Wow... Vallejo Bankrupt
My own blog thoughts on what Vallejo's bankruptcy means to Pittsburgh are repeated in:
- Bankruptcy should not be seen as answer to city's woes
- Forum: Candidates, be careful what you wish for
- The City's Stealth Crisis
Does this mean the City of Pittsburgh could file for bankruptcy tomorrow? Not really. One problem is the Act 47 process and state law on the subject.... That and municipal bankruptcy is judged more on cash flow issues than assets and liabilities. So since there is some money in the city's bank account at the moment, it isn't about to happen this week.
But it does raise a big big question. City officials believed that the City of Pittsburgh would have been precluded from filing bankruptcy in the early 1990's. As I think I have shown pretty clearly, whatever financial state Vallejo is in now, Pittsburgh has been in a far more precarious situation for a long long time. In 1994 right as Tom Murphy took office he learned that city finances were in far far worse shape than anyone outside a few really knew, certainly far worse than the public had been lead to believe. Within his first year and without any doubt, there could have been a very fundamental cash crunch that would have forced either into a technical default or formal bankruptcy.
What happened at the time was that the city 'sold' (sort of sold, its a long story unto itself) its waterworks to raise cash to make it through the next several years of operating deficits. The sad thing is that in a Chapter 9 bankruptcy, no public entity would really be forced to sell any assets. It means to me that a major city asset was liquidated for almost no gain when it didn't have to be. There may have been good reasons to privatize the water authority. In fact the Allegheny Conference had been advocating for that for decades. But if done so in anything other than duress it would have produced some significant cash that could have been invested or used wisely. Not just used to eek through a few more years. It was just a waste, but the folks in office at the time really knew of no other solution at the time if bankruptcy was not an option.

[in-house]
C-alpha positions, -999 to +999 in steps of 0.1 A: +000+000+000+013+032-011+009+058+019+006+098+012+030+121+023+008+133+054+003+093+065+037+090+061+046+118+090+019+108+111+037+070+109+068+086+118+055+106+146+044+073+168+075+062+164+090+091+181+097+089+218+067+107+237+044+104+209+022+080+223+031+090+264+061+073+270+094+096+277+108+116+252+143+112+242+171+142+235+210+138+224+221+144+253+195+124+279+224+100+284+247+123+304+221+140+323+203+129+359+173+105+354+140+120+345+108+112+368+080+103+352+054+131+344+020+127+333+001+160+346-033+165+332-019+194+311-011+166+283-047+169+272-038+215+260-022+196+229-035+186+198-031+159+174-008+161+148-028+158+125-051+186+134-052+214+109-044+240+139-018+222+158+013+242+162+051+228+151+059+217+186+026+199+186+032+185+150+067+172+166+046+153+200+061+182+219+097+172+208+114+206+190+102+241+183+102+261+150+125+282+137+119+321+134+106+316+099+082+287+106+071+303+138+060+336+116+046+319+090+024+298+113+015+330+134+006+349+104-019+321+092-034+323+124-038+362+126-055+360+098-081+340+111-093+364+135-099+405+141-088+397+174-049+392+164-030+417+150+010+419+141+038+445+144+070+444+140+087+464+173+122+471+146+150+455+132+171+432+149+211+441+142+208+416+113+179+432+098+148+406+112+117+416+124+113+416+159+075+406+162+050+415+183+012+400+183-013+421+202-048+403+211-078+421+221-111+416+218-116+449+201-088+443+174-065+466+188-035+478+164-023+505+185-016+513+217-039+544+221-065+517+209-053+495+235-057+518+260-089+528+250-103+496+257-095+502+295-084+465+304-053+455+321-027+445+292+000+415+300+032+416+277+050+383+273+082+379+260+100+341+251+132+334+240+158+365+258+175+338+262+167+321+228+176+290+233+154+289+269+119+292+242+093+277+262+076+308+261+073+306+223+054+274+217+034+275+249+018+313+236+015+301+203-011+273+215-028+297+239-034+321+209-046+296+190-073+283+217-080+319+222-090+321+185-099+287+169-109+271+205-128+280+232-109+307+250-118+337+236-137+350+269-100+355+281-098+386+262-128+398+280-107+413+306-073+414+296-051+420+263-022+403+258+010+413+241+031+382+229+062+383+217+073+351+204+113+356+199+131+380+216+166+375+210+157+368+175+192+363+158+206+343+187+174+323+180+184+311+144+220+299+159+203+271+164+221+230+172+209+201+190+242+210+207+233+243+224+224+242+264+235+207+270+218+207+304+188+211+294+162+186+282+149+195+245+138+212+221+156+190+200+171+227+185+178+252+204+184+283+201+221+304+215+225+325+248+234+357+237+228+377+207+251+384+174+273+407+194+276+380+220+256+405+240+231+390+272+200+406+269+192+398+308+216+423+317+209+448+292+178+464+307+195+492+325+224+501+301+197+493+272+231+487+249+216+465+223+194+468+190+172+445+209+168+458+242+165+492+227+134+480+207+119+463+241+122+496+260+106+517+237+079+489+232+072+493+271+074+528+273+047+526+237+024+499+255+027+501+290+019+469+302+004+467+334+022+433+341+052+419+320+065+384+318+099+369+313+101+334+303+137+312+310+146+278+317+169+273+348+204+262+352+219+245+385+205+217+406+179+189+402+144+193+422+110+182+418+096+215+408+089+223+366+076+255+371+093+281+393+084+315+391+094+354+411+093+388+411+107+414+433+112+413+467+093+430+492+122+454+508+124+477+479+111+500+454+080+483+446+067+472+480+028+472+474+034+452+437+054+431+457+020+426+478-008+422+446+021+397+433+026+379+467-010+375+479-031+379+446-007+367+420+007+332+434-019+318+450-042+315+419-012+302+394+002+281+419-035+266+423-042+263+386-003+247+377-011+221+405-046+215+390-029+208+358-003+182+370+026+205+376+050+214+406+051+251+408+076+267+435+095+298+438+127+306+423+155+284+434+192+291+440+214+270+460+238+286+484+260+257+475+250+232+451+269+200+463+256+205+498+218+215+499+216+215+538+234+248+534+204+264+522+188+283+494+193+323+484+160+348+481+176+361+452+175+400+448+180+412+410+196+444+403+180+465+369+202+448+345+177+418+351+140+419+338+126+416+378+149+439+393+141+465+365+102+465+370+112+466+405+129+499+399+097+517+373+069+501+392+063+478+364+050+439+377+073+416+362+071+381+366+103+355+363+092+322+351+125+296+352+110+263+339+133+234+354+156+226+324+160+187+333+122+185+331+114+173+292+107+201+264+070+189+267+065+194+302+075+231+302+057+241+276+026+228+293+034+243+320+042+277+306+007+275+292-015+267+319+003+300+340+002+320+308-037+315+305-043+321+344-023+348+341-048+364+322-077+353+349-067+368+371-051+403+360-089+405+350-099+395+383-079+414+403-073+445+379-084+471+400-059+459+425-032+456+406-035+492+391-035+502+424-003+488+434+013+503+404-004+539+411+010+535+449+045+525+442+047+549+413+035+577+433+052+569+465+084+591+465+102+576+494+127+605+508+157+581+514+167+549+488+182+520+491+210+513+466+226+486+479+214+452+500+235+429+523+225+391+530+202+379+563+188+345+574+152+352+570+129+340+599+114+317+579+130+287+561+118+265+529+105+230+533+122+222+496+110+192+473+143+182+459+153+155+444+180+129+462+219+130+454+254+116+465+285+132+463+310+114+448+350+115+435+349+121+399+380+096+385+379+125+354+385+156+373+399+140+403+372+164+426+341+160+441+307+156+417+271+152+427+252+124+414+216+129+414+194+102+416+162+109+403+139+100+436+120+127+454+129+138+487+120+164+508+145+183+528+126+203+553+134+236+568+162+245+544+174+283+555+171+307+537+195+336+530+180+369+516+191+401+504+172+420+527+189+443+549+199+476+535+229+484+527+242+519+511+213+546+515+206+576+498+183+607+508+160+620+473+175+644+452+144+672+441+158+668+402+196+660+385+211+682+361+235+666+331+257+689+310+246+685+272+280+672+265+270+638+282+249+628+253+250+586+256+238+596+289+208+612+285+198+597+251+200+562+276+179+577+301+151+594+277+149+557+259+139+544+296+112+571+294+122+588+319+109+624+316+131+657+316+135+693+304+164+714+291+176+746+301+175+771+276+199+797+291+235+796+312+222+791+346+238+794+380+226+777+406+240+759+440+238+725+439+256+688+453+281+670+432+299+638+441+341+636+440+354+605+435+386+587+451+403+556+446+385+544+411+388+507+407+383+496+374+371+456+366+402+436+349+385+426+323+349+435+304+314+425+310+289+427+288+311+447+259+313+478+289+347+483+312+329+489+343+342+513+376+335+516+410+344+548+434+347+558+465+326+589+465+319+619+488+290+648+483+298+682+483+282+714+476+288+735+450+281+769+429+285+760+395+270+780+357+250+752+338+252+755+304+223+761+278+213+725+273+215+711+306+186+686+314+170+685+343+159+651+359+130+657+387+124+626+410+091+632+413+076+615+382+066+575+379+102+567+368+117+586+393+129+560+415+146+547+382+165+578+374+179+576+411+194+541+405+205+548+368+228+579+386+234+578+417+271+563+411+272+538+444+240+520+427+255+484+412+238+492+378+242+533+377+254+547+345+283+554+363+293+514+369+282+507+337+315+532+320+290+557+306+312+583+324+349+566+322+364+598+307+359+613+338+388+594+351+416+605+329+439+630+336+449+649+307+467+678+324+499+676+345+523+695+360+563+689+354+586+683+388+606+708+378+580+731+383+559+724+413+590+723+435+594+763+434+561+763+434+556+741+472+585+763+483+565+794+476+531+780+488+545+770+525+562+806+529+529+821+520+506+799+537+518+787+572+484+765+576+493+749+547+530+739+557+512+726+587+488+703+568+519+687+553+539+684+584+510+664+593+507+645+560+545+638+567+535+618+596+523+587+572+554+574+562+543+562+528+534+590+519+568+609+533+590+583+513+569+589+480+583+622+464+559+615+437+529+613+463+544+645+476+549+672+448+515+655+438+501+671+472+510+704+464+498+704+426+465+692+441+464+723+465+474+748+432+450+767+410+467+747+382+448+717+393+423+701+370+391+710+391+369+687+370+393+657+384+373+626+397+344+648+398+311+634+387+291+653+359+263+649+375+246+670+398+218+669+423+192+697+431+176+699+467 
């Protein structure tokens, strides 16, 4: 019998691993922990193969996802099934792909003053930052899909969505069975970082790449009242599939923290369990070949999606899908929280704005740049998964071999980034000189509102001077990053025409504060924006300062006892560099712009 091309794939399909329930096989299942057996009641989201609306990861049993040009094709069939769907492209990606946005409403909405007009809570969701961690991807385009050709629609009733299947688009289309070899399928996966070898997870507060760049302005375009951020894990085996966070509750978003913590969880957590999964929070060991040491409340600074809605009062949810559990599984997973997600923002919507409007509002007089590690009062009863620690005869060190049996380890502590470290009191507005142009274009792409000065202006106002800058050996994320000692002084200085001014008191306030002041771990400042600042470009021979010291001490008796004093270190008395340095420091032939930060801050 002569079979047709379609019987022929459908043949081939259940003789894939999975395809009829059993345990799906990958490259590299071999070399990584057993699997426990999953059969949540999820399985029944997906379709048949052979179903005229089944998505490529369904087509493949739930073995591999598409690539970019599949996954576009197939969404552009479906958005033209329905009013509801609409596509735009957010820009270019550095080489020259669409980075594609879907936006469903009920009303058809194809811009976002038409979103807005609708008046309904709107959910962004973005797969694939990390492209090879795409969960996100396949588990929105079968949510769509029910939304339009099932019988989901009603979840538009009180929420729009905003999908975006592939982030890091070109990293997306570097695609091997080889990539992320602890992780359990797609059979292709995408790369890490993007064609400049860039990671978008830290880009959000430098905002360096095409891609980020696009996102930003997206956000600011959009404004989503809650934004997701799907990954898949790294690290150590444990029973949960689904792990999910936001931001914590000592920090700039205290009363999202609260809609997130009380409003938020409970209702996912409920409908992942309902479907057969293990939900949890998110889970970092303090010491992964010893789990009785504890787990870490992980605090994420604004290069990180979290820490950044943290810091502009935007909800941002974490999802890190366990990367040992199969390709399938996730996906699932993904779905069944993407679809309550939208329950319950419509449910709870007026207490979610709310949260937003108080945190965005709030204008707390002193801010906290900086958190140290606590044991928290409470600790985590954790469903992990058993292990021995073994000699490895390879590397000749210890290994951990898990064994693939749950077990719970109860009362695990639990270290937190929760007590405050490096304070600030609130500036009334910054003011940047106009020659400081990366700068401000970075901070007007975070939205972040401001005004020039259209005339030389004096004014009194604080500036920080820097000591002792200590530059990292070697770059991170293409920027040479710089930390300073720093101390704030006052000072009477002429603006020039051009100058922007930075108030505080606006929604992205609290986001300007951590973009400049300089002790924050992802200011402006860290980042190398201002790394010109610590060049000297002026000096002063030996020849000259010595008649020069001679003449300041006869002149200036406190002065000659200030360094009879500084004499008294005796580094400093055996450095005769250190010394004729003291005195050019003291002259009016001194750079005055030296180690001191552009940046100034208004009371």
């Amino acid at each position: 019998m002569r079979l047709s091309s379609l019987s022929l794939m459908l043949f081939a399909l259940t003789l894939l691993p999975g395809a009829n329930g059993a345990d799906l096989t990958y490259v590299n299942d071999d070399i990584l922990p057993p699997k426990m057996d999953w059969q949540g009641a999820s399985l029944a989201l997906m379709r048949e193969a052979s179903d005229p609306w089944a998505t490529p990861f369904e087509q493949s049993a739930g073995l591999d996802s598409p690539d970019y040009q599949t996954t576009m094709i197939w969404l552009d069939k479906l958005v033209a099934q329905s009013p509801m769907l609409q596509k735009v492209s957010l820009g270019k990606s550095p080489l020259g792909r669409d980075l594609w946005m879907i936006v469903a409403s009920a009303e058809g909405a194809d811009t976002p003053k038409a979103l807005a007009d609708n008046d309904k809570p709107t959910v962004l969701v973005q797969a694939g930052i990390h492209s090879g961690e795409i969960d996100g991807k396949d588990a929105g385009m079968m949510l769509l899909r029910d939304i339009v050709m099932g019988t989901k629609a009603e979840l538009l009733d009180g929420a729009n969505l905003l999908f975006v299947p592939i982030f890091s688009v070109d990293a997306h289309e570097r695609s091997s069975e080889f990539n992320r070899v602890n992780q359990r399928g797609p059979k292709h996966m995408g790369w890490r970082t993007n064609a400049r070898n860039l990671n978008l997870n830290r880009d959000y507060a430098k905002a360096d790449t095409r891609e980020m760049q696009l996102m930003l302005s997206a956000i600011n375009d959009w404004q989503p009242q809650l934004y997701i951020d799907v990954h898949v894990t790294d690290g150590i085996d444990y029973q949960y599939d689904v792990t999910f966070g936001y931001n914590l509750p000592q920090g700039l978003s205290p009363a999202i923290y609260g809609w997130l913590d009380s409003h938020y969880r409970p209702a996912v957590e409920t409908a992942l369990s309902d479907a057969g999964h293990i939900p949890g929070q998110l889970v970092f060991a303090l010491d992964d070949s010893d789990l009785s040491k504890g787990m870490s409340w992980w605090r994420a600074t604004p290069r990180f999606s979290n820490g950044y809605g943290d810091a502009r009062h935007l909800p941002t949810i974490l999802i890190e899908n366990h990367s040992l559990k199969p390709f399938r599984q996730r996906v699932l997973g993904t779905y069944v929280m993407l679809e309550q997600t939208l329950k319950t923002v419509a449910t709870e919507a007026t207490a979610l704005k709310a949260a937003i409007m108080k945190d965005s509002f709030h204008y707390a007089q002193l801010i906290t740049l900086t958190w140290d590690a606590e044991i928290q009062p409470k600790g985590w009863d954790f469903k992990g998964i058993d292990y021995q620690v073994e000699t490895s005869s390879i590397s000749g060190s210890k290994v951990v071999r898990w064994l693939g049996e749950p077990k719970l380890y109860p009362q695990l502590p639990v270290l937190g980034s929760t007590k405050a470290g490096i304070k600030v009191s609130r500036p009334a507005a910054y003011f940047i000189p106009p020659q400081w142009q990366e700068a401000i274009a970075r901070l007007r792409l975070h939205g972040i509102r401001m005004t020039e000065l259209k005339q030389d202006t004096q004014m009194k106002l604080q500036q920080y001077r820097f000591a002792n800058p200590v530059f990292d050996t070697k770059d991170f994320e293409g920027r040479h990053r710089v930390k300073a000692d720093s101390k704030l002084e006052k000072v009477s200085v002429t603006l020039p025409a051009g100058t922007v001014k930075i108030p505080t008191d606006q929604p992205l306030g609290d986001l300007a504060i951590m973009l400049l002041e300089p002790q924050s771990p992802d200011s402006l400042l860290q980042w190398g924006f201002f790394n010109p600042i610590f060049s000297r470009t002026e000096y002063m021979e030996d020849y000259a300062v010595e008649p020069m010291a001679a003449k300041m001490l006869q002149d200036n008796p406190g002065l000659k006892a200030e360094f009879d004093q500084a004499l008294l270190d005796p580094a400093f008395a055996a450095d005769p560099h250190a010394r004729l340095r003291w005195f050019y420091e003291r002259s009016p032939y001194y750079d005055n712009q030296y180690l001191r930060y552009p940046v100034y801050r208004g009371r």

Why was bankruptcy not pursued more than it was? Realize that at the time the Bridgeport ruling was in closer memory. Bridgeport was and remains a major case in which the City of Bridgeport, CT tried to file for bankruptcy, but was not allowed to by the Federal court. Basically they were deemed to not be in enough financial collapse to warrant the remedy of bankruptcy. The judge in that ruling pretty much said that Bridgeport had in its power the taxing capacity or debt capacity to continue on without defaulting on any debt or liability. I bet publicly that the same answer was going to be given to Vallejo, but apparently not!
Think I am just a loon even talking about this? I know that the original Intergovernmental Cooperation Authority seriously considered whether the city of Pittsburgh could or should be taken into a bankruptcy proceeding. They have never been terribly clear in public on why they didn't pursue that path. Given the Vallejo ruling, I would say that if the ICA has any formal opinion from its past solicitor on the matter of a potential Pittsburgh bankruptcy it should make such an opinion public now. It really matters.
One way or the other, there is a real question as to why Vallejo is allowed to file for bankruptcy and many other government entities in far far worse financial shape feel they can't. What would it mean if all the places in similar circumstances headed to Federal court.